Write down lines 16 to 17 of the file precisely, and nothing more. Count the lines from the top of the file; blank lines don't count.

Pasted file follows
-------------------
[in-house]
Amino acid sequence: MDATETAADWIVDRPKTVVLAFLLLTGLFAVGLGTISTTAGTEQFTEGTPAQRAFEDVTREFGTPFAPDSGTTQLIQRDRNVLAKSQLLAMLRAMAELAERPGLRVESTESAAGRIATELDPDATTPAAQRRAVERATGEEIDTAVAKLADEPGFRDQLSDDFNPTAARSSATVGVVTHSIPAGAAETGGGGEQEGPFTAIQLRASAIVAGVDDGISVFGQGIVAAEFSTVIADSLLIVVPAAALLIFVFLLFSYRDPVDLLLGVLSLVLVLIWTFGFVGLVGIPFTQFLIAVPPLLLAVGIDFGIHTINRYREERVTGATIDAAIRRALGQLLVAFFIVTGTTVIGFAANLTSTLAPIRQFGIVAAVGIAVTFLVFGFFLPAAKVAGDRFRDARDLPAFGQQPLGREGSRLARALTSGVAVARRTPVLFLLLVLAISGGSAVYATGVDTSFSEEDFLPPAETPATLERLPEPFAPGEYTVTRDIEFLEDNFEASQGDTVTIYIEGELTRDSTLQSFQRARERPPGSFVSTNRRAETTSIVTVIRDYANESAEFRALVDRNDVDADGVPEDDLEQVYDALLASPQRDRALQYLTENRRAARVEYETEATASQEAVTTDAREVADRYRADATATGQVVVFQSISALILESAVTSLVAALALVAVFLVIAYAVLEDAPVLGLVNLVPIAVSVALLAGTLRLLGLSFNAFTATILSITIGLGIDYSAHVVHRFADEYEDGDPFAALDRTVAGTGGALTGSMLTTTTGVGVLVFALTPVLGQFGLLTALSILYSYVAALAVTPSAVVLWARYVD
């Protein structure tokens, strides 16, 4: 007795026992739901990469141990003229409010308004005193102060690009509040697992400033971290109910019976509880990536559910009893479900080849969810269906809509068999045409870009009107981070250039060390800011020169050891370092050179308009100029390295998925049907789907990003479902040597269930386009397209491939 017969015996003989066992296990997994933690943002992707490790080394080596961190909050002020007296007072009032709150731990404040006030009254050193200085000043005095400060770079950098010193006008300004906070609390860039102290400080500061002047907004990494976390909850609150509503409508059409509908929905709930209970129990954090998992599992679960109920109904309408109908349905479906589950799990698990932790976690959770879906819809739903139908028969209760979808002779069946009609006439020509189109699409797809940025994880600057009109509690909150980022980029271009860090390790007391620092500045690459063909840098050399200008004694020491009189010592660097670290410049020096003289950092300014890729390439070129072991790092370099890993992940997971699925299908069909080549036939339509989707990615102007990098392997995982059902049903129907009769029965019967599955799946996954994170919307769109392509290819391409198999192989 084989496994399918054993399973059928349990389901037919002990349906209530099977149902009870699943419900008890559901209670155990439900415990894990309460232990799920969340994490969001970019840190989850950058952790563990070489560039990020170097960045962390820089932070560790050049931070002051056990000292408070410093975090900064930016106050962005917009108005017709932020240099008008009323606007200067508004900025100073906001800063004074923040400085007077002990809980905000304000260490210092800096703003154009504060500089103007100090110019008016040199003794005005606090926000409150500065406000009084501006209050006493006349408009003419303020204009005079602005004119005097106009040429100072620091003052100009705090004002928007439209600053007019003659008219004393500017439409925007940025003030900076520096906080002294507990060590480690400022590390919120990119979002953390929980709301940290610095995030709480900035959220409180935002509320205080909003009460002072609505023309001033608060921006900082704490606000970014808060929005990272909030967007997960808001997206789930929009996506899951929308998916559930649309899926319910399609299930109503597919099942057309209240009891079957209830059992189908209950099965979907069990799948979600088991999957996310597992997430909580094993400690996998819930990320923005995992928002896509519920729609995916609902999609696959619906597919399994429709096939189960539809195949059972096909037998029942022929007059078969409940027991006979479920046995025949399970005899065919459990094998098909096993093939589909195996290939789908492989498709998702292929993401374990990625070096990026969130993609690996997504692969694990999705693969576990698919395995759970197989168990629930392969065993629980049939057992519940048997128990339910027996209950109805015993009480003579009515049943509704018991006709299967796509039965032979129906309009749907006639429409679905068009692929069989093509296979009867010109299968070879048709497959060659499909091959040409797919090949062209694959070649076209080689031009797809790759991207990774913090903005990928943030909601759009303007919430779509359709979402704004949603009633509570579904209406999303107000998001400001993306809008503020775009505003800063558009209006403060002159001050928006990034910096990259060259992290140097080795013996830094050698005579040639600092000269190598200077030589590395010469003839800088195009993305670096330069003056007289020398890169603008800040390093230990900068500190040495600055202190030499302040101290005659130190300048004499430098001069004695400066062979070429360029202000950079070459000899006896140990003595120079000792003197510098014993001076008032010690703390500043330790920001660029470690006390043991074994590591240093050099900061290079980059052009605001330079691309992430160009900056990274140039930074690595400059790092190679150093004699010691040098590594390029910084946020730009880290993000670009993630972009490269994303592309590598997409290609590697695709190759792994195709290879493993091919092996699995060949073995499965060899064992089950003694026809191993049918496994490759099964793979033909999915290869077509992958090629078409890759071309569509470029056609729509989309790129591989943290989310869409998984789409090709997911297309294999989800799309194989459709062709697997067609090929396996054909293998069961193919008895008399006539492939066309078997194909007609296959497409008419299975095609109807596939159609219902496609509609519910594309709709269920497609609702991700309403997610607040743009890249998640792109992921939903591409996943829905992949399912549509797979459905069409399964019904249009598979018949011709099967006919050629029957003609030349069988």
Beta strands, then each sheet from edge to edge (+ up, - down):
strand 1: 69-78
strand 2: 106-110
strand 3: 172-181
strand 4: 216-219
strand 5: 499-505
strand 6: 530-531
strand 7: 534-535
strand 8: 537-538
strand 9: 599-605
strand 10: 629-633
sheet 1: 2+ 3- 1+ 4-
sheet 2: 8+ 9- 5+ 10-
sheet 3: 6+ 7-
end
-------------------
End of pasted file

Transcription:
sheet 2: 8+ 9- 5+ 10-
sheet 3: 6+ 7-